Flipped (Raw)

Flipped (Raw)

Chapter 4: NEW YORK, NEW YORK (Part 15)

15

It is morning. I don’t remember getting into bed next to Richard, but obviously I did. He stirs when I do. I slip from the covers carefully to avoid waking him. It’s not consideration; I don’t want to confront him.

I dress and attend to my morning chores. As I’m preparing Samantha’s lunch, Richard saunters into the kitchen. He’s cheery and wishes me good morning. He looks around.” Got an early meeting. No time for breakfast,” he says, leaving. Just as well, I think, as I’ve made nothing for him

I walk Samantha to the bus stop with minutes to spare. Later, I drive Emily to her preschool and we set a record for earliness. I’m more efficient than ever this morning, and I know why.

At home, I prepare my tea and carry it into the living room, along with my cell phone. On the coffee table next to my Limoges I place the note. I stare at the phone number. I really don’t need the paper. I can see the number etched on the backs of my eyelids. Even with my eyes averted from the note, directed out the window to admire the morning, the phone number is visible, dominate, obscuring my view.

I would never call the number. Never. I would imagine, yes, but never.

I call the number. It rings twice, and on the third a woman answers.

“Yes?”

The lithe of her voice arrests me, its freshness, its pleasing equanimity, as if I could converse with the voice about the most distasteful events, and it would remain calm, clear, bright, almost musical. What must be connected to this magnificent voice?

“Can I help you?” she prompts.

Now the voice registers impatience, but mildly. I’m displeased with myself for trying the woman’s patience. How can I be so inconsiderate? By the tone, she impresses me as nice, maybe someone who could easily become a friend. But, she isn’t the least bit nice, or considerate, or respectful. Yet, she might not be aware of Richard’s situation, another victim.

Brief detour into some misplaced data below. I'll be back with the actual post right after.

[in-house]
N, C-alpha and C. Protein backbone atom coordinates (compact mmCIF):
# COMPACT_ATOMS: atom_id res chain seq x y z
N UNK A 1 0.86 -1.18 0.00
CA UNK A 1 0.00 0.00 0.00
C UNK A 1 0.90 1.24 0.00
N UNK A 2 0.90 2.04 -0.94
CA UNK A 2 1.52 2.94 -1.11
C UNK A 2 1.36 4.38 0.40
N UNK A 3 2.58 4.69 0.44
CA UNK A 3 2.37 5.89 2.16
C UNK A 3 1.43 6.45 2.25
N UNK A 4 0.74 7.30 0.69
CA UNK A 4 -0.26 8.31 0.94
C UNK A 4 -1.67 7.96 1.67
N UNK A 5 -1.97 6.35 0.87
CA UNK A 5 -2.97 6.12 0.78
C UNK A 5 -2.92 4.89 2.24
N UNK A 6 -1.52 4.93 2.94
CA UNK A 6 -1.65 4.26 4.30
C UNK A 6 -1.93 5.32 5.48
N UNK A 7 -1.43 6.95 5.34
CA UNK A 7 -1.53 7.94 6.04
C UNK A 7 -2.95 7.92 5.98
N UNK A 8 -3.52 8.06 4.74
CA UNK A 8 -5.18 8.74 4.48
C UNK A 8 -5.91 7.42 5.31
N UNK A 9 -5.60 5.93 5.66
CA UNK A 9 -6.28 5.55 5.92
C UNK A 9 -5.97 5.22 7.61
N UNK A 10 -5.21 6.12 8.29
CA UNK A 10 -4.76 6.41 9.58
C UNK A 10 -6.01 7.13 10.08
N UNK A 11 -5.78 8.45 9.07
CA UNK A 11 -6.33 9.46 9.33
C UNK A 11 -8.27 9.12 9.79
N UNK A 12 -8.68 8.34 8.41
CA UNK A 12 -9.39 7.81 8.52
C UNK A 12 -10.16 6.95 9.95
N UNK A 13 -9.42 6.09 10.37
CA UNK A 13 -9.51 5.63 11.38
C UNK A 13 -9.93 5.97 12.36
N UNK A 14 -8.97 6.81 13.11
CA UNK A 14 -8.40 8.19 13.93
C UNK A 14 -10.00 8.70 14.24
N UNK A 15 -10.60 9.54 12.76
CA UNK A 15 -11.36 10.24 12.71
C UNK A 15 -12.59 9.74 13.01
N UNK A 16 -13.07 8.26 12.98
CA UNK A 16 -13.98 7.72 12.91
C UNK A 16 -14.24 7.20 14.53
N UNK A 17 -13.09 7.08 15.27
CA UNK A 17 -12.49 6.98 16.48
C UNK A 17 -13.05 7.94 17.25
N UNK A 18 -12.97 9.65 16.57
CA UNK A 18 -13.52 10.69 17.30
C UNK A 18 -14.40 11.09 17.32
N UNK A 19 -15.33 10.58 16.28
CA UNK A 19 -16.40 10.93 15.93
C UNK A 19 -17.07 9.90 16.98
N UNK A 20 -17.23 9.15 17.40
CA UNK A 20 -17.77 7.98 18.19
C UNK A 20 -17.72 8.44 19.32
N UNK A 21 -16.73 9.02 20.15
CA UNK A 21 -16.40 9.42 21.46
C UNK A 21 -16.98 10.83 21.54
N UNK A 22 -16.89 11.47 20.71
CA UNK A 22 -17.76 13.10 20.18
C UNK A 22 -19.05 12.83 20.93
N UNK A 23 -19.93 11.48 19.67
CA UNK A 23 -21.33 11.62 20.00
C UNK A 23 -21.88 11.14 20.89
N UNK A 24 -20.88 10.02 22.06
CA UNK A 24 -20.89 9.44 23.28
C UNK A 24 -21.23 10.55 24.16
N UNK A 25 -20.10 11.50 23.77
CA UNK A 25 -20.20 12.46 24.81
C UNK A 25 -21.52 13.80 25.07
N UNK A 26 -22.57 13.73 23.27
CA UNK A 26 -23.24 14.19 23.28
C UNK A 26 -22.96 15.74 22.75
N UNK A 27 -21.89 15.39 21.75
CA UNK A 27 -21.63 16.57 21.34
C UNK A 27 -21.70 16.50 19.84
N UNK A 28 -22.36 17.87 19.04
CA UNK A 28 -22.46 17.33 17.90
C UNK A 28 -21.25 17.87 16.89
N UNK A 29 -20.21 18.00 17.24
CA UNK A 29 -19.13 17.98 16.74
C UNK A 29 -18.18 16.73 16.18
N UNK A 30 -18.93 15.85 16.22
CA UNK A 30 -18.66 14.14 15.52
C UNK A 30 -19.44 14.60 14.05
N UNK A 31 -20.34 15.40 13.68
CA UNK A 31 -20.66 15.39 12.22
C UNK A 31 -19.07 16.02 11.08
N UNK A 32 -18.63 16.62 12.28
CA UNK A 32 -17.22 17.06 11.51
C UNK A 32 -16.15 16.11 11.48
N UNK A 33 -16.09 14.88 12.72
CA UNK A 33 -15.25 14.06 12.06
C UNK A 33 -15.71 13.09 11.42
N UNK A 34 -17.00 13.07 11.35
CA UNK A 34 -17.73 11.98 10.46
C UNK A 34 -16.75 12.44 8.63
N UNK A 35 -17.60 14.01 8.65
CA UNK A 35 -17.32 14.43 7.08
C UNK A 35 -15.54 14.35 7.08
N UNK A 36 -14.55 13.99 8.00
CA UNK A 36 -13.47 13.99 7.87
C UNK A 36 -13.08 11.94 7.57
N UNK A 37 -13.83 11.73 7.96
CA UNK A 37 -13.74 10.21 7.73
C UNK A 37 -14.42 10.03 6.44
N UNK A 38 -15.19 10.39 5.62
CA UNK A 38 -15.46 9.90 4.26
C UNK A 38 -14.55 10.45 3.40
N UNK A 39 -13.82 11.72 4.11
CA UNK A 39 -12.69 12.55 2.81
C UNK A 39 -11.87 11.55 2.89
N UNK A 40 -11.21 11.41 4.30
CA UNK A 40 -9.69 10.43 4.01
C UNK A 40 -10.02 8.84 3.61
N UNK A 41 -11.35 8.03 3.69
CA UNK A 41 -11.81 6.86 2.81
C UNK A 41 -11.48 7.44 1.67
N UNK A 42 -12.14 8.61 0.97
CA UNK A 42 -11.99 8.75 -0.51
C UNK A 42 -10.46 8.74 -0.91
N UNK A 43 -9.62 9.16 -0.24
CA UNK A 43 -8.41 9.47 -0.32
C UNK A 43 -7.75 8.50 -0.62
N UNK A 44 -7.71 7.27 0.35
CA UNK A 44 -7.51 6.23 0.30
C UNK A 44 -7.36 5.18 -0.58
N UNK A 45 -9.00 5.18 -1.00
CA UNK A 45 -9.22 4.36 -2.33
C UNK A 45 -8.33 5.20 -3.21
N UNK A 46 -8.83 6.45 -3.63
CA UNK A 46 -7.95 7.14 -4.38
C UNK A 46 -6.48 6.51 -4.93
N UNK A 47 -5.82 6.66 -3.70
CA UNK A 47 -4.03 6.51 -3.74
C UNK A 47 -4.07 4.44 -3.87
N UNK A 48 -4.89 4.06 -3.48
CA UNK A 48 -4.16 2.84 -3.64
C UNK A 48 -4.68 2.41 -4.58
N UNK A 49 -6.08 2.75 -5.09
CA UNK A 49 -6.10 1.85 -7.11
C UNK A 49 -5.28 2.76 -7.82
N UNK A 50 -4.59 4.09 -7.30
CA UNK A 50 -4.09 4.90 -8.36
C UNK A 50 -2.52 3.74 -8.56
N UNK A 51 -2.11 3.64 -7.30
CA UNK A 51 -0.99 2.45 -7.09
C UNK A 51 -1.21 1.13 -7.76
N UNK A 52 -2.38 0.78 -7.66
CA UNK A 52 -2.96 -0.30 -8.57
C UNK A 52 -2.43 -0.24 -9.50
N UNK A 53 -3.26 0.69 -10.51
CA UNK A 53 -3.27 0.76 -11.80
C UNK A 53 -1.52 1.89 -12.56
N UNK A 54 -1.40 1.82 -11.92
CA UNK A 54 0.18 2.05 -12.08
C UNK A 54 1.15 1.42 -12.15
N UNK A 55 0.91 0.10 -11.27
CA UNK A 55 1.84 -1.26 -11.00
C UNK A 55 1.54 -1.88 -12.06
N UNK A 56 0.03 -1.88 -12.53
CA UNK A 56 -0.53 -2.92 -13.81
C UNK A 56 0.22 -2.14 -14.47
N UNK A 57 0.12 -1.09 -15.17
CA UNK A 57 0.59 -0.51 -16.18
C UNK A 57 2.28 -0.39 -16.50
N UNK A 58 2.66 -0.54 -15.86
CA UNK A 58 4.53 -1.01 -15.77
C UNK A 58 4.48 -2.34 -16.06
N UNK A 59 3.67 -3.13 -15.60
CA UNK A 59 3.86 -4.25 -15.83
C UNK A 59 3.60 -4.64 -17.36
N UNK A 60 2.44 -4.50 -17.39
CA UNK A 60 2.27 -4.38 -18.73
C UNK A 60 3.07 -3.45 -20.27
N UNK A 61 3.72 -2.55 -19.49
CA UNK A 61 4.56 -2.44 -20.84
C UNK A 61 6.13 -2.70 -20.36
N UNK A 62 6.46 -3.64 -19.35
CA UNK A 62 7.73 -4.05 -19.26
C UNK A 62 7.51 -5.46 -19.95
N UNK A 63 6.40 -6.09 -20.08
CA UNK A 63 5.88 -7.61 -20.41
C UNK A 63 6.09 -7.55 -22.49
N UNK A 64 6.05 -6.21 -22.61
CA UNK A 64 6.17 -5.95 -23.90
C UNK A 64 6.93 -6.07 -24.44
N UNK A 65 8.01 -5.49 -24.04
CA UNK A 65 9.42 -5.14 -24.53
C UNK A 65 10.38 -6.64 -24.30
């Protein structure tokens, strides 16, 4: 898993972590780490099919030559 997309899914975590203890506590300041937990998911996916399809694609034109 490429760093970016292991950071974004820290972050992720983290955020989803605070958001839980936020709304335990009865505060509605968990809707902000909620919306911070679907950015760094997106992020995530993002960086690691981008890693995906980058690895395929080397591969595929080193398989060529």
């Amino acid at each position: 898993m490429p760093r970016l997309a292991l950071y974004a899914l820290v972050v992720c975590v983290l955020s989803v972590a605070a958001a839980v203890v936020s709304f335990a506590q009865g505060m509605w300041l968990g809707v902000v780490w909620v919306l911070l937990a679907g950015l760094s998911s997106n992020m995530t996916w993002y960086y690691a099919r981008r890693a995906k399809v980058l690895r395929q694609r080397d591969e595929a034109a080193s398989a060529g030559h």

“I’m Richard’s wife,” I say.

The woman is silent.

My chest tightens. I’m afraid she’ll hang up and I don’t want her to.

Finally, she says, “He told me about you.” The lithe has vanished, replaced by sharpness tinged with anger, and a dash of wariness.

“Oh,” I say. I don’t know how else to answer. I’m howling inside. You’re Richard’s girlfriend, mistress, a little something on the side. Richard is cheating on me. Not a surprise, not the least bit shocking; he’s done it before; you’re not the first. But, still, I am flabbergasted. More, I am hurt, wounded mortally. Richard has talked about me with another woman he may prefer, a substitute for me, perhaps a replacement. What has he said? That’s what I want to ask: What has he said about me?

“Oh,” she repeats.”yes. He calls you the ‘silent bitch.'” She laughs. Why? My misery amuses her? She finds the idea funny? She thinks Richard is a wit; silent bitch is sharp phrasing?

“I don’t understand,” I falter.

“Look, you’ve got to be pissed right now. Hell, I’m pissed at him now, all the time. I don’t like sharing him with anybody, especially not his mousy wife, some little frou-frou thing who couldn’t tell somebody to go fuck herself if her life depended on it.”

“What are you talking about?” I am insensible, dizzy, nauseated by her assault, knowing Richard finds her, finds this alluring. This cannot be real. People don’t behave this way.

“You. I’m talking about you. Mrs. Goody Two-Shoes.”

“He called me—“

“No, he called you a frump. Mrs. Goody Two-Shoes, that’s mine.”

“You are—“

“Cruel, I know. I’m the regular run of the mill bitch.”

“He’s talked to you about me?” I shouldn’t announce I’m an enfeebled mess. But I can’t stop myself.

“What else would we talk about? You’re the most interesting subject between us. He loves telling me the dumb shit you do. I love to listen to him tell me.” She pauses. “And I give him his little rewards for the stories. He loves them, like a dog loves his treats.”